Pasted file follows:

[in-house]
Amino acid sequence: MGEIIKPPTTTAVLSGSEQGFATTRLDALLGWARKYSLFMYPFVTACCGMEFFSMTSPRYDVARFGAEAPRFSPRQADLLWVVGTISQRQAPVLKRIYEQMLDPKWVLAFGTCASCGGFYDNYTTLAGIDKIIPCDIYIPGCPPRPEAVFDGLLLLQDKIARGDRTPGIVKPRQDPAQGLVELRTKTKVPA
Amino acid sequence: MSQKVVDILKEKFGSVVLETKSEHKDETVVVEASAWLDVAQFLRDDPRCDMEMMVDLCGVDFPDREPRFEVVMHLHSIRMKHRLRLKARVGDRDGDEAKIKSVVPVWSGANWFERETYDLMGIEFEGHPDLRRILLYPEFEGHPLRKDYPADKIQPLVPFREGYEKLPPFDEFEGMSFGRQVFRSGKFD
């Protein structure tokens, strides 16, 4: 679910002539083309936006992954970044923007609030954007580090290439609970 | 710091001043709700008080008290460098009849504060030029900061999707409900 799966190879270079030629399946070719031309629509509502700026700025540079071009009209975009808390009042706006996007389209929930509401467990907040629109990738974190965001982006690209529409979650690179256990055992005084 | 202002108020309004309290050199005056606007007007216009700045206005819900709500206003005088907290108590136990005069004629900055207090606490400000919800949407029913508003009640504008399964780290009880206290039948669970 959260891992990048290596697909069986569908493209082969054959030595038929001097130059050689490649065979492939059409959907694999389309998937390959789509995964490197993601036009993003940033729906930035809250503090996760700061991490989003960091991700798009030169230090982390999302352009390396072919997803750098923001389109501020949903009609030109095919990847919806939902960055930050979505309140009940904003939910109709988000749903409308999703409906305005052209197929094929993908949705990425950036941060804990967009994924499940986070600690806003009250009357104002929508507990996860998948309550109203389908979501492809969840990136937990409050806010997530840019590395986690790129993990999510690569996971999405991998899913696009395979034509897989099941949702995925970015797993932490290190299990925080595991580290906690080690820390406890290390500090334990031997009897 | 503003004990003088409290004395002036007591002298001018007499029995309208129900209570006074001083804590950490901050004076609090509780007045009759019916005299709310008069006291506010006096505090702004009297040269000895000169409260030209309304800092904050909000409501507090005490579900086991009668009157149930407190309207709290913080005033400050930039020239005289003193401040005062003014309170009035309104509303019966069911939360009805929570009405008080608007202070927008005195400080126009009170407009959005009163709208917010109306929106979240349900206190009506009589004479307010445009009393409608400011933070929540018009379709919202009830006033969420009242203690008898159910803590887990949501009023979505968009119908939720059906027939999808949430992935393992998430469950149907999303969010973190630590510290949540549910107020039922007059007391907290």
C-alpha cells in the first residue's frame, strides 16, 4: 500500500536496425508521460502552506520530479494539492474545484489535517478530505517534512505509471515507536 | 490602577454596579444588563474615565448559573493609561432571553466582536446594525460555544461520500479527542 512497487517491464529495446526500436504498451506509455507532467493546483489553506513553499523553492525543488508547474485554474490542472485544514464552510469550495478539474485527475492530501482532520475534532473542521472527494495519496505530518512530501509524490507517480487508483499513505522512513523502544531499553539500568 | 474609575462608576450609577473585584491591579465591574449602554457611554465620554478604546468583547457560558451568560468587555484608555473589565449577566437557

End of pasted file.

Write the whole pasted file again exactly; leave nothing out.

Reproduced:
[in-house]
Amino acid sequence: MGEIIKPPTTTAVLSGSEQGFATTRLDALLGWARKYSLFMYPFVTACCGMEFFSMTSPRYDVARFGAEAPRFSPRQADLLWVVGTISQRQAPVLKRIYEQMLDPKWVLAFGTCASCGGFYDNYTTLAGIDKIIPCDIYIPGCPPRPEAVFDGLLLLQDKIARGDRTPGIVKPRQDPAQGLVELRTKTKVPA
Amino acid sequence: MSQKVVDILKEKFGSVVLETKSEHKDETVVVEASAWLDVAQFLRDDPRCDMEMMVDLCGVDFPDREPRFEVVMHLHSIRMKHRLRLKARVGDRDGDEAKIKSVVPVWSGANWFERETYDLMGIEFEGHPDLRRILLYPEFEGHPLRKDYPADKIQPLVPFREGYEKLPPFDEFEGMSFGRQVFRSGKFD
């Protein structure tokens, strides 16, 4: 679910002539083309936006992954970044923007609030954007580090290439609970 | 710091001043709700008080008290460098009849504060030029900061999707409900 799966190879270079030629399946070719031309629509509502700026700025540079071009009209975009808390009042706006996007389209929930509401467990907040629109990738974190965001982006690209529409979650690179256990055992005084 | 202002108020309004309290050199005056606007007007216009700045206005819900709500206003005088907290108590136990005069004629900055207090606490400000919800949407029913508003009640504008399964780290009880206290039948669970 959260891992990048290596697909069986569908493209082969054959030595038929001097130059050689490649065979492939059409959907694999389309998937390959789509995964490197993601036009993003940033729906930035809250503090996760700061991490989003960091991700798009030169230090982390999302352009390396072919997803750098923001389109501020949903009609030109095919990847919806939902960055930050979505309140009940904003939910109709988000749903409308999703409906305005052209197929094929993908949705990425950036941060804990967009994924499940986070600690806003009250009357104002929508507990996860998948309550109203389908979501492809969840990136937990409050806010997530840019590395986690790129993990999510690569996971999405991998899913696009395979034509897989099941949702995925970015797993932490290190299990925080595991580290906690080690820390406890290390500090334990031997009897 | 503003004990003088409290004395002036007591002298001018007499029995309208129900209570006074001083804590950490901050004076609090509780007045009759019916005299709310008069006291506010006096505090702004009297040269000895000169409260030209309304800092904050909000409501507090005490579900086991009668009157149930407190309207709290913080005033400050930039020239005289003193401040005062003014309170009035309104509303019966069911939360009805929570009405008080608007202070927008005195400080126009009170407009959005009163709208917010109306929106979240349900206190009506009589004479307010445009009393409608400011933070929540018009379709919202009830006033969420009242203690008898159910803590887990949501009023979505968009119908939720059906027939999808949430992935393992998430469950149907999303969010973190630590510290949540549910107020039922007059007391907290």
C-alpha cells in the first residue's frame, strides 16, 4: 500500500536496425508521460502552506520530479494539492474545484489535517478530505517534512505509471515507536 | 490602577454596579444588563474615565448559573493609561432571553466582536446594525460555544461520500479527542 512497487517491464529495446526500436504498451506509455507532467493546483489553506513553499523553492525543488508547474485554474490542472485544514464552510469550495478539474485527475492530501482532520475534532473542521472527494495519496505530518512530501509524490507517480487508483499513505522512513523502544531499553539500568 | 474609575462608576450609577473585584491591579465591574449602554457611554465620554478604546468583547457560558451568560468587555484608555473589565449577566437557